The crack in my mind expands a little wider as I ponder this.  It’s not a huge shift in my thinking, but it’s enough for me to stop feeling sorry for myself.  I stand up slowly, and my legs scream in protest.  It hurts, but it’s manageable.  As each second passes, my discomfort feels less like some kind of cosmic torture, and more like a rite of passage.  “I’m going to be a goddamn farmer,” I mutter to myself.  Through gritted teeth I bend over and pull on my jeans and work boots.  The movement helps to loosen up my back.  Next, I do some yoga stretches, and my hamstrings soften ever so slightly in response.  Finally, I sit on my cushion, and begin counting my breathes.  I have one hour before the work day begins.  I need to get ready.

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Monday, April 18, 2016

Leaving Home: An Emotional Roller Coaster

4:00am- My father is driving me to the train station.  He speaks softly, giving me advice as we travel down the empty highway.  “Make sure you give us your address when you get there, and watch your back” he says, not taking his eyes off the road.  I nod dutifully, and tell him that I will.  His lectures have become part of a ritual we go through every time I leave home.  As always, I listen closely because I know they come from a place of love.  Eventually, he shifts gears and we talk about sports, but the conversation becomes forced as we get closer to the station.  Eventually it stops completely, and the car is filled with a heavy silence.  This is also part of the ritual.  “Don’t be afraid to come home,” he says.  His voice catches slightly as he talks, and an arrow pierces my heart.  He wants me to stay home, get a corporate job, and leave the road behind. But I can’t.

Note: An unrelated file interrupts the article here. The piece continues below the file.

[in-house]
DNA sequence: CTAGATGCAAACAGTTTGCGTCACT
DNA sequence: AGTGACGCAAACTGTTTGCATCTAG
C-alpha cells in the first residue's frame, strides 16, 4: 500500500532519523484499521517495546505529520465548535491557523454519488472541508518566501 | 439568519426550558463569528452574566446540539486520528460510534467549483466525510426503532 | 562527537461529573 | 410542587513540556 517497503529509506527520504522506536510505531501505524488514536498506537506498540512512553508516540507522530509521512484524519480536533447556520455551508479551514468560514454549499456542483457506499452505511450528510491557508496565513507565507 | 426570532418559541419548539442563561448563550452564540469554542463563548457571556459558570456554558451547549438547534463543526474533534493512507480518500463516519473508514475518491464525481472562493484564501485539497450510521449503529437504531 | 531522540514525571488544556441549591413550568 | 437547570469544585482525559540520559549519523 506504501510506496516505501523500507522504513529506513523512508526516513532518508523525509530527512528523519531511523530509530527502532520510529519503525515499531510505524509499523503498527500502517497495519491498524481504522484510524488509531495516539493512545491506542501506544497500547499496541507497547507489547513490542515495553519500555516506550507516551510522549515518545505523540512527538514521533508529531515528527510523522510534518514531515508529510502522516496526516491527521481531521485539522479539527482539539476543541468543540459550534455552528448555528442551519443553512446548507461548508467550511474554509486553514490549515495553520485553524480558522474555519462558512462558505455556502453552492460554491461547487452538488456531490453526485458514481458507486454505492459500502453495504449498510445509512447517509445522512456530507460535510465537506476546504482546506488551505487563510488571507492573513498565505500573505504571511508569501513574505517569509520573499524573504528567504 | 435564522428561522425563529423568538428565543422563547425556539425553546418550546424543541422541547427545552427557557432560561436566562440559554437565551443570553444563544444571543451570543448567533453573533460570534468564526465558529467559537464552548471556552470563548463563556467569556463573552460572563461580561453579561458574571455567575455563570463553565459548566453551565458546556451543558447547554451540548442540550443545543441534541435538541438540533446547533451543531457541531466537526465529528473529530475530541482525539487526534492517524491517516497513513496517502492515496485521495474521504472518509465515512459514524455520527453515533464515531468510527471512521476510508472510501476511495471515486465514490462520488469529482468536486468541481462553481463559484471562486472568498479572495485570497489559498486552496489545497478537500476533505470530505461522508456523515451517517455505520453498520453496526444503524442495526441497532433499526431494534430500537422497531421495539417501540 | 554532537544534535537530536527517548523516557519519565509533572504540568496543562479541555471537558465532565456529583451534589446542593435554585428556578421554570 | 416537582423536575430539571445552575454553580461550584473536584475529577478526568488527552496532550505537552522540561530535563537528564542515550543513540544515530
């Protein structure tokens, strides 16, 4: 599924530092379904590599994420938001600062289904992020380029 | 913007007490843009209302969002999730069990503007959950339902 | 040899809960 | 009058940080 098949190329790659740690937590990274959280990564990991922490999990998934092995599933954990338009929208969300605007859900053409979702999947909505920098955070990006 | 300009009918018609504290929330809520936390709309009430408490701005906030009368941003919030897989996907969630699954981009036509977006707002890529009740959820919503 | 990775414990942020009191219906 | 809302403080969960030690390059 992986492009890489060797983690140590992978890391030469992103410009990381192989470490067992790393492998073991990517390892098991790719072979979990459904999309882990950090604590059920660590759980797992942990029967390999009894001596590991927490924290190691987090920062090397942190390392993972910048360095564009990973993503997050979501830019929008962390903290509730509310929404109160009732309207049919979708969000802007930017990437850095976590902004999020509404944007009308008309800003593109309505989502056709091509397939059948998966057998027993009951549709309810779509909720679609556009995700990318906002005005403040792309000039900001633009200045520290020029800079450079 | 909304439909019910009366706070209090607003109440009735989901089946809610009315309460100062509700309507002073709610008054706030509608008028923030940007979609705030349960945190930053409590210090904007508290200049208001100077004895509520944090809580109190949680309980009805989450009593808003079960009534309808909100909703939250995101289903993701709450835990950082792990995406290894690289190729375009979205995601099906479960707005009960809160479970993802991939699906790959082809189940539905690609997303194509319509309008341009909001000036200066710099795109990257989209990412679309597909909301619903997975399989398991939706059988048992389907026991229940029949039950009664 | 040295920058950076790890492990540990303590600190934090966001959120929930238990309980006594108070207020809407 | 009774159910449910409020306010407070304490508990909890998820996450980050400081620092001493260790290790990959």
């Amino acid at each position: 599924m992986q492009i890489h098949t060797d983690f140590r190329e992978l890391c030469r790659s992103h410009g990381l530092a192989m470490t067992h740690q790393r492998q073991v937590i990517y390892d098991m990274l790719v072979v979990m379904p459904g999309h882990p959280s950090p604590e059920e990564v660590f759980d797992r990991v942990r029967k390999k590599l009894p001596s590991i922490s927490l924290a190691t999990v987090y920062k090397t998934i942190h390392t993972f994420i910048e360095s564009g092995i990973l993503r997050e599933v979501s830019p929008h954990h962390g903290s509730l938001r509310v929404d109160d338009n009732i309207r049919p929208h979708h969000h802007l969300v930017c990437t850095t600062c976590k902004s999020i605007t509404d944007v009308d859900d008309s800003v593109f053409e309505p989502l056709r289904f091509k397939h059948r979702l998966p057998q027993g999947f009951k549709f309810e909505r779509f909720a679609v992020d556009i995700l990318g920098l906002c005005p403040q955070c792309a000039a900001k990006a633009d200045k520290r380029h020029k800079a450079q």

We only get eighty years on this planet, and I don’t want to spend them doing the same thing as everyone else.  Besides, countless people have conquered corporate America.  I want to conquer myself, and I need the road to do that.  I try to tell him this, but the words get caught in my throat.  So I just nod, and say, “I won’t”.  He pulls the car into the Amtrak parking lot, and we both get out of the car.  He hugs me without making eye contact and whispers, “I hope you find what you’re looking for”.  I smile sadly and reply, “I will".  Quickly, I turn and walk towards the train station.  I feel guiltier with every step I take.  The ritual is complete